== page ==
Luke of Antioch composed his gospel account primarily for a gentile audience. The main indicators that he intended his writing for gentiles include the relabeling of Jewish customs and theology as well as explanations of the same. Moreover, Luke was a physician who did not regularly stay in Judea, but accompanied Paul of Tarsus during his evangelism missions around the Mediterranean region. He was probably from Syrian Antioch, and therefore accustomed to gentile cultures and their concerns. Luke's narrative also includes special emphases on proselytes and "God-fearers," or gentiles who acknowledged the authority of Yahweh alone but who were not yet full members of the covenant community. He wrote about a new covenant community, one that is open to both Jews and gentiles under the lordship of Jesus. To that end, Luke expressed the innocence of Jesus before the Roman prefect of Judea, Pontius Pilate, to say that the gentiles do not condemn the Jewish messiah, but recognize his authority over the entire world. Luke addressed his gospel to a certain Theophilus, which may be a placeholder description for anyone who happens to love God—the meaning of the name from the Greek Theos (God) and phileō (love). In other words, Luke's writing invites everyone to insert themselves into the text and become a "Theophilus" who receives eternal life.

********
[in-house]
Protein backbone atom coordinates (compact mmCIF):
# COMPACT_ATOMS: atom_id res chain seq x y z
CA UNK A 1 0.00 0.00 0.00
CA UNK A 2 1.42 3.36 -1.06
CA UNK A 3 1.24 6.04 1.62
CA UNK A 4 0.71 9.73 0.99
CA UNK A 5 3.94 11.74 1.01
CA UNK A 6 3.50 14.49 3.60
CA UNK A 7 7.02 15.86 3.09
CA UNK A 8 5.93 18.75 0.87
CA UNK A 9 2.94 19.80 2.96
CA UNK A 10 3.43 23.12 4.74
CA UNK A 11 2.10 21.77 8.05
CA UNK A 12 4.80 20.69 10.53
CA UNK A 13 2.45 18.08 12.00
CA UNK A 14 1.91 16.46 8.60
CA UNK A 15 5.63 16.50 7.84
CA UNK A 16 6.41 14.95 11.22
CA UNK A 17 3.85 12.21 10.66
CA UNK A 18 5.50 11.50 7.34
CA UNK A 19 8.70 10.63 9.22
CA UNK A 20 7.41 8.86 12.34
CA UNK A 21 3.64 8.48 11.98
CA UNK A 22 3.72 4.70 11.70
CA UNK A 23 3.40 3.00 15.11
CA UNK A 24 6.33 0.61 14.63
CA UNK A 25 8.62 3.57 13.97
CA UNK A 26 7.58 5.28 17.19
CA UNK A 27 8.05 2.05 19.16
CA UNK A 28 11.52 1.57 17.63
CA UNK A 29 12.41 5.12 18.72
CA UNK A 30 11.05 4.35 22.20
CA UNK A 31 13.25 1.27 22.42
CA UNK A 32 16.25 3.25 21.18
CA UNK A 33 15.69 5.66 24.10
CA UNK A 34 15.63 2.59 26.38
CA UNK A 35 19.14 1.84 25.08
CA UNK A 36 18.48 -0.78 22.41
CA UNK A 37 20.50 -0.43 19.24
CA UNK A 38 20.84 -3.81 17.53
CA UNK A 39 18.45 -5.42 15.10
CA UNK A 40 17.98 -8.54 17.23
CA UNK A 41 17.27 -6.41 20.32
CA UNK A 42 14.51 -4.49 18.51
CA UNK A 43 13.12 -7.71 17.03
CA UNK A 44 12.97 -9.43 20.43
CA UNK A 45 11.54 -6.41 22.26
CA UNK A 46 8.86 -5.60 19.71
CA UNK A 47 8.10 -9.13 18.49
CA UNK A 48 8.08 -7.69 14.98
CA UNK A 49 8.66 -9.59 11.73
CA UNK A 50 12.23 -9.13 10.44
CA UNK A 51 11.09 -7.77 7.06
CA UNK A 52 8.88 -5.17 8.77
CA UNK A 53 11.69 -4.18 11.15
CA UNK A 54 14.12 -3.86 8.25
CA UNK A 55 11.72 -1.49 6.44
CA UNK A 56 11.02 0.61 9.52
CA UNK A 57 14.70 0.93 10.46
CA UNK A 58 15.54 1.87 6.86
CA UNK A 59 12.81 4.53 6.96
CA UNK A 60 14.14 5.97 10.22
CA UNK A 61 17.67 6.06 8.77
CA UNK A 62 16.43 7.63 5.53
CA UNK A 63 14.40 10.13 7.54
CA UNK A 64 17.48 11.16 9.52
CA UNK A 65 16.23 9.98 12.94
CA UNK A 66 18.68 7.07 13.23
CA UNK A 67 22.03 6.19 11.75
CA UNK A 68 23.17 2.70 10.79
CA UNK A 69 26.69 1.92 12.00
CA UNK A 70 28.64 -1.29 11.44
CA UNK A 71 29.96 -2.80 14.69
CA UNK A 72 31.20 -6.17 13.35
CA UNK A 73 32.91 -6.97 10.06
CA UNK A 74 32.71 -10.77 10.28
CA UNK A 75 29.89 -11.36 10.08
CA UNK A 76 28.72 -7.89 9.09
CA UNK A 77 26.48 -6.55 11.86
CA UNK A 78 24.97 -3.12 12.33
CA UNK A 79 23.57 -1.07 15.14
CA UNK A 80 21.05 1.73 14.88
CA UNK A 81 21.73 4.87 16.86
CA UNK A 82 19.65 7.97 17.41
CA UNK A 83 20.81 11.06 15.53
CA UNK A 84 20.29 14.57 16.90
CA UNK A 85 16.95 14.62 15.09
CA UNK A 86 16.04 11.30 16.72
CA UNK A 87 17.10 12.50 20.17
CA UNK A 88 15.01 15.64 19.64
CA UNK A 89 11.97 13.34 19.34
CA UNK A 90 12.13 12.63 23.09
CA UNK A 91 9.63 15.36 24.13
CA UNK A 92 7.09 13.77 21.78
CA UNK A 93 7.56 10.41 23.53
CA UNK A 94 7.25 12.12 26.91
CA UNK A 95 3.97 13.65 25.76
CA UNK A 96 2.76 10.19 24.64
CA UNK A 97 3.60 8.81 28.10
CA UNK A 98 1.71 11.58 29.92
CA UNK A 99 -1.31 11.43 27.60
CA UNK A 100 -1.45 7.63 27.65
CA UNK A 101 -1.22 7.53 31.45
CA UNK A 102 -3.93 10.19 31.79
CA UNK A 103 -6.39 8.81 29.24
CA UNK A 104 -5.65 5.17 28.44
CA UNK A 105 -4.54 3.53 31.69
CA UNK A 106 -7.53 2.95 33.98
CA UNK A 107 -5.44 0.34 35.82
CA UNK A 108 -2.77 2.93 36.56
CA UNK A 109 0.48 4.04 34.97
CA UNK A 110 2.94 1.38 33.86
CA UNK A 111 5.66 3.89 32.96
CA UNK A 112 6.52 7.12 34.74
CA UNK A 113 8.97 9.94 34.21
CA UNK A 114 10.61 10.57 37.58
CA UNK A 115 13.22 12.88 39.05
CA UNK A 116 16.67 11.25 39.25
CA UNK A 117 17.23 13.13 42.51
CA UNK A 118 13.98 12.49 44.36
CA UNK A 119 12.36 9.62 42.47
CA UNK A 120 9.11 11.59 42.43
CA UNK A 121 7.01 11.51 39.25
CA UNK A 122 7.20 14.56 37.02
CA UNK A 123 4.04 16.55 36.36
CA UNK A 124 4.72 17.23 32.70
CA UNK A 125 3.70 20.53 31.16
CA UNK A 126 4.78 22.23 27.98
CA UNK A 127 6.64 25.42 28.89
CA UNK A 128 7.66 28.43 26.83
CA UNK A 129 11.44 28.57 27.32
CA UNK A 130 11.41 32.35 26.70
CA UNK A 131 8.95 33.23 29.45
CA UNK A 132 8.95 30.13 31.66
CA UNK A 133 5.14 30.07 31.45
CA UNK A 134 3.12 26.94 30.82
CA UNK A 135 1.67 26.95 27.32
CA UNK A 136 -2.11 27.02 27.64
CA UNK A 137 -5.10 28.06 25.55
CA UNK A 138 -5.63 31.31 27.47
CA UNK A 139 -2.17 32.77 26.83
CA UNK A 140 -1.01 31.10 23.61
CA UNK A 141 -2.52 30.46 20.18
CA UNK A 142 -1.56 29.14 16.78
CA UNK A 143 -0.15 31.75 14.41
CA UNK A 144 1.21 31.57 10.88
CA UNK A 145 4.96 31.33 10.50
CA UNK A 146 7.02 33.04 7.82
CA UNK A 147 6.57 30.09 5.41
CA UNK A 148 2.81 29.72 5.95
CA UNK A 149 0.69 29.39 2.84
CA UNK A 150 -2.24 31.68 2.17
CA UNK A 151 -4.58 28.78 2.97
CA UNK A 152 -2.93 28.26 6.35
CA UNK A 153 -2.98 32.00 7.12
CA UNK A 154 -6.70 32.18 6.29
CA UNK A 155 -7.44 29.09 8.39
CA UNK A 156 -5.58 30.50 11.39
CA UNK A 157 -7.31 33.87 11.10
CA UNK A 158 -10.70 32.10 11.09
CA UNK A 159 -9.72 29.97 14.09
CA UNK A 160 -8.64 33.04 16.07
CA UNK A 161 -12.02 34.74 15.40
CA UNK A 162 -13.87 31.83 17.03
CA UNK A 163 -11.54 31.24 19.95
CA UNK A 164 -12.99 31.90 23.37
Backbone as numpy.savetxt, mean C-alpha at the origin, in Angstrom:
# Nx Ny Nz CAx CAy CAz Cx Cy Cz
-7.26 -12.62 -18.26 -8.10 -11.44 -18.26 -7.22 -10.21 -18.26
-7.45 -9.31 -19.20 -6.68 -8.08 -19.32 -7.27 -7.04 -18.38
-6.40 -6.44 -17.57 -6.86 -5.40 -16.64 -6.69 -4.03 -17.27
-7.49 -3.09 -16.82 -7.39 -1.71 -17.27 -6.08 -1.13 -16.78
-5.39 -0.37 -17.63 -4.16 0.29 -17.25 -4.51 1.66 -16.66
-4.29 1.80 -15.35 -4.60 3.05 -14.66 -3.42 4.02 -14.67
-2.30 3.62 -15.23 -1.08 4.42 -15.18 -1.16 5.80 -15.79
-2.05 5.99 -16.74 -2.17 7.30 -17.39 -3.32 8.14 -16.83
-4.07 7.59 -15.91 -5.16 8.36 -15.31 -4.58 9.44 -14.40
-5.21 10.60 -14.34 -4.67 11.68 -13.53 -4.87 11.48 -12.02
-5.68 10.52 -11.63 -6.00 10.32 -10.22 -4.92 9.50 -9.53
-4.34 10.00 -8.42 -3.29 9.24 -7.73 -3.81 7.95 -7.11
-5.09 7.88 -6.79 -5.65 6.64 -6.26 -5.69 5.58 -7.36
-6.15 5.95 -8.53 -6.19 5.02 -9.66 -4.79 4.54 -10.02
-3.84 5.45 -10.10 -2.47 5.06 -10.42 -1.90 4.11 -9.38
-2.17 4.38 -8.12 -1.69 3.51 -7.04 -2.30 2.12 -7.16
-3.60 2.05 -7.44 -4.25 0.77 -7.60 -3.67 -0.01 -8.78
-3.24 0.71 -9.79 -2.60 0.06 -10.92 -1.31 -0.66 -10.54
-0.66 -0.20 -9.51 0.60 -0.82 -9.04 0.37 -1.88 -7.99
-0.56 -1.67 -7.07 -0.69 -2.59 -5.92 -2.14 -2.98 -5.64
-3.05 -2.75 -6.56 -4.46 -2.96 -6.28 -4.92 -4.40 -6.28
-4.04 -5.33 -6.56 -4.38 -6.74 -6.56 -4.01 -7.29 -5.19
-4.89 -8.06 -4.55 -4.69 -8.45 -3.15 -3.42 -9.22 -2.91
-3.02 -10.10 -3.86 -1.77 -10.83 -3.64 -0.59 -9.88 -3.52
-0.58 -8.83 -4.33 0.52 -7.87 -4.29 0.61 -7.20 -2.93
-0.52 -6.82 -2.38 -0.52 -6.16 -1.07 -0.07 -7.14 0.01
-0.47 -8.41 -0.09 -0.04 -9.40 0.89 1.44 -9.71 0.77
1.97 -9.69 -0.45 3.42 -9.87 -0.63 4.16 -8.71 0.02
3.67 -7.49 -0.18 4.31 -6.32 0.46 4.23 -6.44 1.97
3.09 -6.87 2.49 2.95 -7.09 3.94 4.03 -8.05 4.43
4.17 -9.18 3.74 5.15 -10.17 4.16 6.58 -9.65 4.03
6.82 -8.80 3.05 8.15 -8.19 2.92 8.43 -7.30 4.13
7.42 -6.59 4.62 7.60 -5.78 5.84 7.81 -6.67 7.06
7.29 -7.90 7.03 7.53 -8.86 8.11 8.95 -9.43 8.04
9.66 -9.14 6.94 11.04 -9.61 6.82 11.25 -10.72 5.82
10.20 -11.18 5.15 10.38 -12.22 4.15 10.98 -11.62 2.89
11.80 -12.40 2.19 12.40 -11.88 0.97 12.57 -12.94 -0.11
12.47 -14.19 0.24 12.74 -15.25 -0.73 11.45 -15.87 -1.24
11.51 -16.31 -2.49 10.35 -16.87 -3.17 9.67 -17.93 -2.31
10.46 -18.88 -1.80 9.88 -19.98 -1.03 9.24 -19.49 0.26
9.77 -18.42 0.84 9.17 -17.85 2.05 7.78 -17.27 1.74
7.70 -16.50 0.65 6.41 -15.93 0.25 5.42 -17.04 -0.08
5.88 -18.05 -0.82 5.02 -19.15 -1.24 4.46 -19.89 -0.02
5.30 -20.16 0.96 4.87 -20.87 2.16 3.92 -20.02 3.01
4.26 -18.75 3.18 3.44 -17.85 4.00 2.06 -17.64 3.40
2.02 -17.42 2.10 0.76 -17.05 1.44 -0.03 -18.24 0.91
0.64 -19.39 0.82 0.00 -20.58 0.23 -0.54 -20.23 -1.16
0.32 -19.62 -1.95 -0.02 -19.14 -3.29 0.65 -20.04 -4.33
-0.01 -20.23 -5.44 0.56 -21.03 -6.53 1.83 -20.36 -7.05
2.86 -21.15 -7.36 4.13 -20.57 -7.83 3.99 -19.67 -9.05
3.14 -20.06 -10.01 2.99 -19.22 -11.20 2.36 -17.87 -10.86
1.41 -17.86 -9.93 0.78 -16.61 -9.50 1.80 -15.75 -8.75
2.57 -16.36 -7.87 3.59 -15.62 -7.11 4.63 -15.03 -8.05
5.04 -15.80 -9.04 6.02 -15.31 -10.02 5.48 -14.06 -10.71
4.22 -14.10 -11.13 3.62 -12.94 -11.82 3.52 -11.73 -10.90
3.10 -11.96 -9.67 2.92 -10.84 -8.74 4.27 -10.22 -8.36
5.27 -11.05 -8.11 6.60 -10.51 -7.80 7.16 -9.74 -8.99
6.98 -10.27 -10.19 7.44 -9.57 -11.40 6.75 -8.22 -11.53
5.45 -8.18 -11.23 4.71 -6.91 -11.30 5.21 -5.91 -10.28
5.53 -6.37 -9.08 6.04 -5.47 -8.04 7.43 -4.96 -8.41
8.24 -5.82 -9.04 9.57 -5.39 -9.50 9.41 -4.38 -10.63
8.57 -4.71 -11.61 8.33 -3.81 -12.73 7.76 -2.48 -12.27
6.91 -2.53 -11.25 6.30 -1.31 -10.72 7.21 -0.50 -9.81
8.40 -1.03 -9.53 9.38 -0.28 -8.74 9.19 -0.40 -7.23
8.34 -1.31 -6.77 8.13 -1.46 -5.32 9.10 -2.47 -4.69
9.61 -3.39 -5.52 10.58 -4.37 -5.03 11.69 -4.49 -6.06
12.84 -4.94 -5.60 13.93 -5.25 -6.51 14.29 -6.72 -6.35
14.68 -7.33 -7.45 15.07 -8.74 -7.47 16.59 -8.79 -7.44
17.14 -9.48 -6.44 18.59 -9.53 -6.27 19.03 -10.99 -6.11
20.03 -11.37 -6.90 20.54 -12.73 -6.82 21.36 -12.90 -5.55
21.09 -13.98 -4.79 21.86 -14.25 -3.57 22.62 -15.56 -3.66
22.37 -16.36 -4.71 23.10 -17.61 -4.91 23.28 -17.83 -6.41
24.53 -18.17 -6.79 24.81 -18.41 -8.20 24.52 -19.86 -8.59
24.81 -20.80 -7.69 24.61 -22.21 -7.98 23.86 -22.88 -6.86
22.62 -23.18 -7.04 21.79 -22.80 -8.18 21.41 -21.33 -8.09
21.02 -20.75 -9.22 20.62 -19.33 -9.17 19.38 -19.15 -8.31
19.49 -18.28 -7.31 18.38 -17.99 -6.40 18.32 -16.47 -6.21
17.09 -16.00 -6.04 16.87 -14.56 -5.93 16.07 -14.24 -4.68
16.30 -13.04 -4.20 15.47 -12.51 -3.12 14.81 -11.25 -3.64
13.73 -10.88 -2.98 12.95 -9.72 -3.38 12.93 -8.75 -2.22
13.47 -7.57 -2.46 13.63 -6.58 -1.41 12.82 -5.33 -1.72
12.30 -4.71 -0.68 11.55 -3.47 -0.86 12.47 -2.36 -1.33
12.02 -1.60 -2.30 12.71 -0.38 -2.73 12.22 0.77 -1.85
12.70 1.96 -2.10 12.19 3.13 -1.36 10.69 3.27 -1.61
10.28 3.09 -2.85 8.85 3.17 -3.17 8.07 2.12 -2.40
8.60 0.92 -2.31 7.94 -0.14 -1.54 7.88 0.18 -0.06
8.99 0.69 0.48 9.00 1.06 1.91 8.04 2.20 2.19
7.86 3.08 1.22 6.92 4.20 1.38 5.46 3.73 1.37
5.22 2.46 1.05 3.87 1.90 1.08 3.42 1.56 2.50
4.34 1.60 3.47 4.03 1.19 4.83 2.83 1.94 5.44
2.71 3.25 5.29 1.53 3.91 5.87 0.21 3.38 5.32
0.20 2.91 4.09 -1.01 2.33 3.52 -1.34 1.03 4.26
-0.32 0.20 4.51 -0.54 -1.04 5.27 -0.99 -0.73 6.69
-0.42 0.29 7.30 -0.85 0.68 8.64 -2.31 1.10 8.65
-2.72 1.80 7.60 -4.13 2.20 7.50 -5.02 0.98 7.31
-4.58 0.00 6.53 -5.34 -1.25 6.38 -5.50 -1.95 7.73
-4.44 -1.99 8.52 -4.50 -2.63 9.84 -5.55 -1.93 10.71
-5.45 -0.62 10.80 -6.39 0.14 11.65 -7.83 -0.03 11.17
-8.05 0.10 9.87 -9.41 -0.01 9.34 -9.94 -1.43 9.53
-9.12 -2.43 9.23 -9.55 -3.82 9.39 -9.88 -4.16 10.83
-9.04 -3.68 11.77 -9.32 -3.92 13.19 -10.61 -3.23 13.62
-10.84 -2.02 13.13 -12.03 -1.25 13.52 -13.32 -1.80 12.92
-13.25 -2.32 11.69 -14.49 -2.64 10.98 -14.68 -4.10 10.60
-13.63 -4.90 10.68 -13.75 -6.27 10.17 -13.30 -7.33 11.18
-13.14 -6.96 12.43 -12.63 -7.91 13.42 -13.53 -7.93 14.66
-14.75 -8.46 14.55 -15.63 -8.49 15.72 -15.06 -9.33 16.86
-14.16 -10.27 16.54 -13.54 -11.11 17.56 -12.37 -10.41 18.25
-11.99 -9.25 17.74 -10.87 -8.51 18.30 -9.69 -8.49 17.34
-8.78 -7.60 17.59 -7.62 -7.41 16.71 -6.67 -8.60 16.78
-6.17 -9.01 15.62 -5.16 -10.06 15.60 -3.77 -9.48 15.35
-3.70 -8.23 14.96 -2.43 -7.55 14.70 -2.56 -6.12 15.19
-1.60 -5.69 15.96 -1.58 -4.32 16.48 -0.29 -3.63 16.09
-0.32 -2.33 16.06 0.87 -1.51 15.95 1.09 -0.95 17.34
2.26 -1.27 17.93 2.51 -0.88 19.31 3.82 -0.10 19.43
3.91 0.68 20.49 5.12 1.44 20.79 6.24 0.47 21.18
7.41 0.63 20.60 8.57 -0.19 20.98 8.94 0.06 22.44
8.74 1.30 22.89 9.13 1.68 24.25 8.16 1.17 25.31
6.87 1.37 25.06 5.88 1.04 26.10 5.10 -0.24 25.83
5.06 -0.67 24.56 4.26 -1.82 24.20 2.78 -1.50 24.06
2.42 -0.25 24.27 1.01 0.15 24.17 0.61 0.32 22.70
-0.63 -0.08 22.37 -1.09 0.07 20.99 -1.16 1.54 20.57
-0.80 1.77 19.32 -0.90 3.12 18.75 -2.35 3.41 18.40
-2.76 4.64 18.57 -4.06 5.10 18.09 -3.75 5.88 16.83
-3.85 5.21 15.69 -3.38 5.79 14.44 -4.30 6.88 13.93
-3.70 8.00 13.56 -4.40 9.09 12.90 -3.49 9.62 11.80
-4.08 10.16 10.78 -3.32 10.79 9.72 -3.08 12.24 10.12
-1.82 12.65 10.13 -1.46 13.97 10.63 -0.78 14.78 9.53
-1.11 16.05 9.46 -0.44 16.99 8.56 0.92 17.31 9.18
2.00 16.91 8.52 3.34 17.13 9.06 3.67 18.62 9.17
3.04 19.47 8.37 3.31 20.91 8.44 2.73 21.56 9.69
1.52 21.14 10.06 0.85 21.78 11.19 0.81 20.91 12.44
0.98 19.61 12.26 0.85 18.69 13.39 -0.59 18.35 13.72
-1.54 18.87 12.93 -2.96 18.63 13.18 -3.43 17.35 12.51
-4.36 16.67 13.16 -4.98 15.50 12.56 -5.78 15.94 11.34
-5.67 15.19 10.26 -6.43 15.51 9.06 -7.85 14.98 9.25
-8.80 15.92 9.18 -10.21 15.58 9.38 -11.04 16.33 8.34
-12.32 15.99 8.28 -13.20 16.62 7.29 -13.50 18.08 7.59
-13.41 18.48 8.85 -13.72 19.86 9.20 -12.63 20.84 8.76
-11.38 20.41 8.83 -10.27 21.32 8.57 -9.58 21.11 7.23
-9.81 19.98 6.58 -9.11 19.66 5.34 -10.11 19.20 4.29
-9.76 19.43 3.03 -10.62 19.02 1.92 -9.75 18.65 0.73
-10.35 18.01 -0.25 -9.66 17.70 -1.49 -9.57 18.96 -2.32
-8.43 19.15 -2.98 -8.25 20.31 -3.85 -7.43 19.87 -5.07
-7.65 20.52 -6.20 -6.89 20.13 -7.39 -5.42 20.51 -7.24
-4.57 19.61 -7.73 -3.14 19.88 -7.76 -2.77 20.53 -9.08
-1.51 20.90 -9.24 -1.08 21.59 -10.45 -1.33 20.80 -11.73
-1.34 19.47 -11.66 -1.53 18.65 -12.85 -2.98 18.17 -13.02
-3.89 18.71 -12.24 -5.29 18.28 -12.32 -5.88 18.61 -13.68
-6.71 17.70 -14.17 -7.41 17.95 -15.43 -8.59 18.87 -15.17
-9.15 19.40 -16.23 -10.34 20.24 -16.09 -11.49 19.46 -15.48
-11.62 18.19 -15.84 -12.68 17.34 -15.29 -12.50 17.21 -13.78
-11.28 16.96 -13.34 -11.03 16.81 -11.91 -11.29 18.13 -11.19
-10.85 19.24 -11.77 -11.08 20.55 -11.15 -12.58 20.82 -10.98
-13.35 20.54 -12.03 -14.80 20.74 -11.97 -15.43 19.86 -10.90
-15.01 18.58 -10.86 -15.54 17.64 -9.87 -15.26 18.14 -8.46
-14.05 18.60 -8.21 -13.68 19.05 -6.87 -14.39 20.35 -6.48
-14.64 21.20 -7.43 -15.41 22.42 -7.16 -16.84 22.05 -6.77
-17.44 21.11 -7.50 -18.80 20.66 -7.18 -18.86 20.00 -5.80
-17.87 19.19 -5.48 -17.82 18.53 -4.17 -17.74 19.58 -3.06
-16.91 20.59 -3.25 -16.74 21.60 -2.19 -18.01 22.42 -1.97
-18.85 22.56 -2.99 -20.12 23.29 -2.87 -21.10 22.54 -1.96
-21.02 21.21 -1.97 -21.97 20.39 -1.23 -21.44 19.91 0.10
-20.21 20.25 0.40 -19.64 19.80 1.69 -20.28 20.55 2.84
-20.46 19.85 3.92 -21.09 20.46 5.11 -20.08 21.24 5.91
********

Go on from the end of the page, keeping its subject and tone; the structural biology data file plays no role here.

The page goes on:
Luke, a physician, had a firm grasp of the Greek language and often employed Semitic devices in his writing to persuade a Jewish audience. In several cases, Paul differentiated Luke from his Near Eastern counterparts, an indication that he was certainly not from Judea. Luke did not write his gospel in Aramaic or Hebrew, but in common Greek. He alluded to the grammar of the Septuagint, the Old Testament translation for Greek-speaking Jews. Furthermore, the identification of Luke as a physician derives from Paul's letter to the Colossians as well as the evangelist’s use of medical vocabulary and examples. Luke’s gospel is only the first of his writings, the second being the Acts of the Apostles. From the time he started penning his narrative, Luke intended for his gospel and Acts to be two parts of a congruent story. The geography mentioned in both Luke’s gospel and the Acts of the Apostles coincide, whereas the other three gospels (i.e., Matthew, Mark, John) do not. Luke's knowledge of culture, language, medicine, and geography altogether express the narrative he intended for the audience he intended. This was why he introduced his account by justifying the purpose in the light of other witnesses to Jesus Christ. Theophilus is a stand-in for anyone who reads the gospel according to Luke, especially those of gentile status.